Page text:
#6 How bad do you want it? The section from Washington to Eastbourne had a strong head wind, energy sapping heat (my garmin showed 36 degrees at one point) and I was not even half way yet. Keep moving, keep rolling when everything else is telling you to stop. Not finishing a race and having DNF on my race list made me realise the importance of being ready to work hard when things get uncomfortable.
About 9 hours into the ride I came to Southease church. Not just an idyllic location but a large tap of cold water to completely soak myself in. Heaven. Only a couple of hours to Eastbourne which is when the nutrition plan fell apart. The nutrition plan is so hard to get right and is even more bespoke than a power training plan. I suspect by now mild (or severe) heat exhaustion was kicking in.
Finally I fly down past the golf course to Eastbourne, stop the mental clock at 10:02:00 hours and take the obligatory photo. With hordes of people around a trip to the promenade was cancelled. A short stop and chat to a rider who had just come from Winchester to Eastbourne in 14 hours. We swapped heat horror stories and then it was time to head back up the hill. Mentally I was heading home and from now on every pedal stroke was taking me home.
#7 It’s ok to stop and lie down. The advice is to keep going and don’t stop, however with both caffeine and halfway joy wearing off I needed a “reset”. Falling off my bike and lying in corpse pose flat on the grass for a few minutes helped completely reset my “system”. I think my wife Louise would have been very impressed with my savasana pose.
Back to Southease Church my favourite water stop and a welcome soak under the tap. 180km completed 120km to go. On the positive side the heat had abated, the wind was on my back and I was nearing my furthest distance ever. I was reminded by some good advice from Angus who had completed it a few weeks previously. “Just focus on your knitting”. When the hills get hard, don’t look up just turn the pedals and remain in the present, don’t think about the next hill. The light continued to fade and I finally felt on a roll, easy on the ups, steady on the flats and pushing hard on the downhills. The walkers had dispersed, the silence draws in and I realised how beautiful the SDW is and how lucky I am to be doing this.
#8 Support crew. I was doing this Alpine style with no outside help. A close ultra running friend Richard Whittle had agreed to be on standby just in case I had a problem in the early hours. “Don’t worry I wont need you, it is just a precaution!”. At 12:30am I was defeated and 75km from home, the prospect of giving up was very tempting.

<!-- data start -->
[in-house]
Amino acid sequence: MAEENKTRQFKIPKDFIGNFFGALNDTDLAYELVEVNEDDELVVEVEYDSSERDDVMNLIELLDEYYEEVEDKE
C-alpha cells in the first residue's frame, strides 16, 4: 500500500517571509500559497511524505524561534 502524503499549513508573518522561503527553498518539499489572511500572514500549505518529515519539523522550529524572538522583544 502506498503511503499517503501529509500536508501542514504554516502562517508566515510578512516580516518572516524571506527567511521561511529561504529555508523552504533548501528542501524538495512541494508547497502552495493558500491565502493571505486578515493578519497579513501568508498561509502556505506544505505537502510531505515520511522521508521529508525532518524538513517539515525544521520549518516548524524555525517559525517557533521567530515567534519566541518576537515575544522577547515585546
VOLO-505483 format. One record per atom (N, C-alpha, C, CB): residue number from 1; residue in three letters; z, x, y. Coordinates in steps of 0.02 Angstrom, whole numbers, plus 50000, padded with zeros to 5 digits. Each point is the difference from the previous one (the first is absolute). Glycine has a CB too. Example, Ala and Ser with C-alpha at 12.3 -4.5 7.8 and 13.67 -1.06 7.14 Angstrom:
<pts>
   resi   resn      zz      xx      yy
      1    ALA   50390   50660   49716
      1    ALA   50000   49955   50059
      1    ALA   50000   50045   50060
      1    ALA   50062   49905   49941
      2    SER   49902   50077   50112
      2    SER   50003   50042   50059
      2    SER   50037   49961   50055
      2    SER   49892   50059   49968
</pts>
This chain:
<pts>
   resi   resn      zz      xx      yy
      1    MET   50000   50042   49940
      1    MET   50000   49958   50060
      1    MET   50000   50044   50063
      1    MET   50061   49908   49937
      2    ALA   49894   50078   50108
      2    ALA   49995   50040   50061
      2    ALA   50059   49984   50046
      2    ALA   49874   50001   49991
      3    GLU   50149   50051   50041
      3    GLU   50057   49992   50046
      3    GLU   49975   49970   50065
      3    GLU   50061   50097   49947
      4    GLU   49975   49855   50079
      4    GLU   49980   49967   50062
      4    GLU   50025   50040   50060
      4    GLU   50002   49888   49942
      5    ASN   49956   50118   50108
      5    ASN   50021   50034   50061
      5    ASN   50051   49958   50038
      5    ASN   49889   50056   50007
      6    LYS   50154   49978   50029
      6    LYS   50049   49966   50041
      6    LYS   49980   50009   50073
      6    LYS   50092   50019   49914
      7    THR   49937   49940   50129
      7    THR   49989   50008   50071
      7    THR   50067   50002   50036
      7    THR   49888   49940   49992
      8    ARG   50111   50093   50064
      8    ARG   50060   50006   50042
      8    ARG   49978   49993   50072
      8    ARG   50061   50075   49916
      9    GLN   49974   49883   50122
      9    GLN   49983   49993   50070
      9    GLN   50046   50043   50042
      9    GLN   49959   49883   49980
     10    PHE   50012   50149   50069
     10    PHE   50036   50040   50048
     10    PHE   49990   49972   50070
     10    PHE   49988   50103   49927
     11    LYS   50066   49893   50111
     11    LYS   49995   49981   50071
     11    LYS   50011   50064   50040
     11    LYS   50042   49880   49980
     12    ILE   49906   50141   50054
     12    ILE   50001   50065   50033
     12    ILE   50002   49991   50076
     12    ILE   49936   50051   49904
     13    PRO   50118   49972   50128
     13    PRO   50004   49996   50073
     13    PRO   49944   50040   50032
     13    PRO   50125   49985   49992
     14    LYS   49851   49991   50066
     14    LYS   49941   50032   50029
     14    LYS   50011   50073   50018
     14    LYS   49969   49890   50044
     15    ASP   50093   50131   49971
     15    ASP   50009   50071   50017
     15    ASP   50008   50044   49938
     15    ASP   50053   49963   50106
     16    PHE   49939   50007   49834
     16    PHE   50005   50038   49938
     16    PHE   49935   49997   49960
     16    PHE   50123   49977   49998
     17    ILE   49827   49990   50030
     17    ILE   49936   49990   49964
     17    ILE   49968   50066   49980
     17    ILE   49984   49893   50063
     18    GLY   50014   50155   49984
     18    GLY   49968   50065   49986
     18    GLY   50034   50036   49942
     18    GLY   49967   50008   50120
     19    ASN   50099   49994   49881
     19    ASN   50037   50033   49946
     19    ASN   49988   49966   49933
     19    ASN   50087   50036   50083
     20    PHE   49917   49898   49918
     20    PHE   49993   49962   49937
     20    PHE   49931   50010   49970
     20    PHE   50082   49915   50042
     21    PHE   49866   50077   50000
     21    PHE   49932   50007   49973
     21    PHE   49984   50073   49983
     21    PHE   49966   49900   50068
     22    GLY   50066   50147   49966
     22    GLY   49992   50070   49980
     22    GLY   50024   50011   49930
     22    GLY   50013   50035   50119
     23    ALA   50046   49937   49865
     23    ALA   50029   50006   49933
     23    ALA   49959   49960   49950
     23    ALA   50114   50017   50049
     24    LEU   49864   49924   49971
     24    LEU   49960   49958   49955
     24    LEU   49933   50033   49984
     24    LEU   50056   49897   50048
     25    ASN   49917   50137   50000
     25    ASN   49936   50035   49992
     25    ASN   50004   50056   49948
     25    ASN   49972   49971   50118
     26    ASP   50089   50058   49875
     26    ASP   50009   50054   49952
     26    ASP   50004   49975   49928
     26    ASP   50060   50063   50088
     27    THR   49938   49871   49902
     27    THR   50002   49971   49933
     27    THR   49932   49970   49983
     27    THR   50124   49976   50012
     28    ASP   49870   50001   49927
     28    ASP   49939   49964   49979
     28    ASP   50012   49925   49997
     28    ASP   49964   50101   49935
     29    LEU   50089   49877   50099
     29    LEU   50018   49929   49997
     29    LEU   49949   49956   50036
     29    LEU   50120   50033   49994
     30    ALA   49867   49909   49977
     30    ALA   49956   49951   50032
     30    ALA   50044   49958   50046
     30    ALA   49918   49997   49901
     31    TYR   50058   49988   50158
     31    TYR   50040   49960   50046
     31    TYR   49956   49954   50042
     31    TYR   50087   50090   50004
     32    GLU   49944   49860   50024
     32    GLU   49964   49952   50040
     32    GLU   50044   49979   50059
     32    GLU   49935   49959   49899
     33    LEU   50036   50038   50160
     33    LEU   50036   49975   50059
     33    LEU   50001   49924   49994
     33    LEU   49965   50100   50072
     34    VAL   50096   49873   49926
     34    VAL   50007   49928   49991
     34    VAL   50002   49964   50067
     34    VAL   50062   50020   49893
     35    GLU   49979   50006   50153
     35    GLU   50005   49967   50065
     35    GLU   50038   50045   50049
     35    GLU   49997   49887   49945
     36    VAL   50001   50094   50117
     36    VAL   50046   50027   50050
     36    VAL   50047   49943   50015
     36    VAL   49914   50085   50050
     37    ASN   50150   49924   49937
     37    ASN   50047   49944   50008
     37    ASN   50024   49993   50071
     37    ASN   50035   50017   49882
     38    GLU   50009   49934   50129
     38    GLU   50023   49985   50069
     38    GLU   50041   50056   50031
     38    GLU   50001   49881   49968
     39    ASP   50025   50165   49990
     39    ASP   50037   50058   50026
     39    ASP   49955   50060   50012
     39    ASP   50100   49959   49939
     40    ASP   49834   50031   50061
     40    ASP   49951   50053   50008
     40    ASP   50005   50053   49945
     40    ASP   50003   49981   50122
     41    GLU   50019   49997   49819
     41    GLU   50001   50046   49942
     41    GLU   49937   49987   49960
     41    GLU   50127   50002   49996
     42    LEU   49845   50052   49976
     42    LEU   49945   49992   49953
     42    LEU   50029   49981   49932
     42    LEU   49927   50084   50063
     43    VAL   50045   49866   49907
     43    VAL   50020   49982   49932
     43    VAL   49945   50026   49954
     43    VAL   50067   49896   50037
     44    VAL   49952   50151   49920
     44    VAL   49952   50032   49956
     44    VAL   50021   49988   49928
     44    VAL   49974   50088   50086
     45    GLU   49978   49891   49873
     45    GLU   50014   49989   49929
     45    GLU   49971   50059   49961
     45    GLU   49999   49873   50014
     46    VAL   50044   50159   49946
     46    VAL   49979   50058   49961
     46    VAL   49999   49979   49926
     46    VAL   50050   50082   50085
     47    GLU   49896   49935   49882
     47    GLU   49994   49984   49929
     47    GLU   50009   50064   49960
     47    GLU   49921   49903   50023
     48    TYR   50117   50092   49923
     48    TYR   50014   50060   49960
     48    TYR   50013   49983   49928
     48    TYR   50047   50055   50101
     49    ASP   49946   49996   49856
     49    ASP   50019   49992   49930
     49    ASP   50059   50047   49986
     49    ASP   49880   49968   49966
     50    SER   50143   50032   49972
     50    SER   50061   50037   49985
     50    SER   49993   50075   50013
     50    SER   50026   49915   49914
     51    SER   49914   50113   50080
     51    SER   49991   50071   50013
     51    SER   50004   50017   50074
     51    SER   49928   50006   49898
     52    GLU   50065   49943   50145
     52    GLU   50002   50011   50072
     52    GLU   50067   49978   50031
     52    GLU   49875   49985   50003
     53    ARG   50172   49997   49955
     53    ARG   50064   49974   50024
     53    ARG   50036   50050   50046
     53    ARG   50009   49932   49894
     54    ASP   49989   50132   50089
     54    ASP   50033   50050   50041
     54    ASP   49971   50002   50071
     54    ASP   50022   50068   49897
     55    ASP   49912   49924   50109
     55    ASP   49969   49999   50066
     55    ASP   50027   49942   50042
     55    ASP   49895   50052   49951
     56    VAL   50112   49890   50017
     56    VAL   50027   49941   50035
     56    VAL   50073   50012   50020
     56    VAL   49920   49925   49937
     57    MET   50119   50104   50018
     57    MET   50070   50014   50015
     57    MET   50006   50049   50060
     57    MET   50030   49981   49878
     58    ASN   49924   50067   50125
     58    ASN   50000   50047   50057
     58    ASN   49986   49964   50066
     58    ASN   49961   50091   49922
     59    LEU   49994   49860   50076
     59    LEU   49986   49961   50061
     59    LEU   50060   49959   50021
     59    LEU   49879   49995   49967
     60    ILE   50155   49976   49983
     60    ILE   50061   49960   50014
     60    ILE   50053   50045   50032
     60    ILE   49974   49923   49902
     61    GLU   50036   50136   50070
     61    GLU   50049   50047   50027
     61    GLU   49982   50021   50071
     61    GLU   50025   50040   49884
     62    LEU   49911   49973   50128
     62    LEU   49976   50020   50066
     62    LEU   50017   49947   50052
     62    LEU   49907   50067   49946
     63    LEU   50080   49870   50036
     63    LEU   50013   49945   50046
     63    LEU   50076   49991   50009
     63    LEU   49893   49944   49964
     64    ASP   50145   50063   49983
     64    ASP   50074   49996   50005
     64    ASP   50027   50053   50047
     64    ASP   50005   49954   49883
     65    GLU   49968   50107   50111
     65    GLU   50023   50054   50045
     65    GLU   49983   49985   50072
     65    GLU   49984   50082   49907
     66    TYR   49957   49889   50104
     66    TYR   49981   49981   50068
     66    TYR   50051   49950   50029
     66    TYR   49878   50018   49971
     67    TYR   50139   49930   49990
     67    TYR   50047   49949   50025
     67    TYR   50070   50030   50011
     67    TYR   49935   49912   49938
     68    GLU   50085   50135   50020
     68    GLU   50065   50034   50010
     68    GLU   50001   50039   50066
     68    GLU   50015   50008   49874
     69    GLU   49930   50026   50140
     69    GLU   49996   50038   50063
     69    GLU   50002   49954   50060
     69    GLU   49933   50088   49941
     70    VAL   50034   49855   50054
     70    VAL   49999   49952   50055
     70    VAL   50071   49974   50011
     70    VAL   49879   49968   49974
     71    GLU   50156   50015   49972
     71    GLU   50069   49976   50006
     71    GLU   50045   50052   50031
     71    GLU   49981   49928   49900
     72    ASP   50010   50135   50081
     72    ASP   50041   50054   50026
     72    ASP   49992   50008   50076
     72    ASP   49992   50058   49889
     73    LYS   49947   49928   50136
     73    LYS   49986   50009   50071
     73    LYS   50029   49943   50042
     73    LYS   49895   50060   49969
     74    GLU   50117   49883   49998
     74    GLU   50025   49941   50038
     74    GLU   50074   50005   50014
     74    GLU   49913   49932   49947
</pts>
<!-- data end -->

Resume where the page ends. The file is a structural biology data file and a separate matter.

Massive thank you to Richard for driving out at 1am to Amberley with 2 spare inner tubes, more spare patches and a pump. Tubeless tyres are great till they stop sealing and inner tubes are great until they split and won’t hold.
Louise and my brother (in Australia) talked to me on the phone and with my spirits raised, I walked 5km to meet Richard and we would start again. I now had 5 hours to get back to Winchester. It had taken me 4 hours on the way out when I was fresh.
Riding at night is special, sounds, shapes and all manner of wildlife come out into your torch light. I ticked off the Hampshire big 6 (Barn Owl, Badger, Fox, Deer, Bats, and Rabbits). Despite crashing into the only large area of mud on the whole route, I kept pushing on. A very good sense of humour helps at this point.
#9 Listen to your body. I had planned on 50g carbs/hour and had managed about half that in the last 3 hours, as long as I keep some fluid coming in, I know that I can “run on empty” for quite a while. At the end of the ride I had 37g carbs/hour, so for a 69kg rider I was well under the target. Having done a number of Endurance events, Ironman, ultra runs I have become adapted to what I can do with minimal carb intake as long as I keep some fluid intake and keep it “easy”.
Jamie Collins kindly agreed to meet me at QECP at 4:30am to ride the last part home, a mix up and my decision not to stop for water meant I was walking half way up Butser hill when he was at the top of QECP. He is a very quick rider and so a little game of chase ensued with the next uphill being catch up time. It was great to see a friendly face in the dawn and the sub 24hr target was still on despite everything that had happened so far, just no more punctures please!
We rolled through the last 35km, a little slower on the climbs but still moving, a quick photo at the top of Cheesefoot head and it was all downhill from here.
I completed the ride in 23hours 21 minutes, 310km, 6,643m elevation gain, average speed 13.3kmh, stopped time 3hours 21 minutes, moving speed 15.3kmh, 1,078 hr Training stress score.
My definition of success was to complete 310km, enjoy the adventure, and lastly try to do it in 24hours. I managed all three of those and might be tempted to do it again but with different tyres next time!
If you are interested in discussing your race plan or have a review of your training prior to an event then get in touch by email email@example.com or give me a call on 07739560590.
Here’s till next time!
www.theendurancehabit.com Footnote: Those Race King tyres are now in the bin!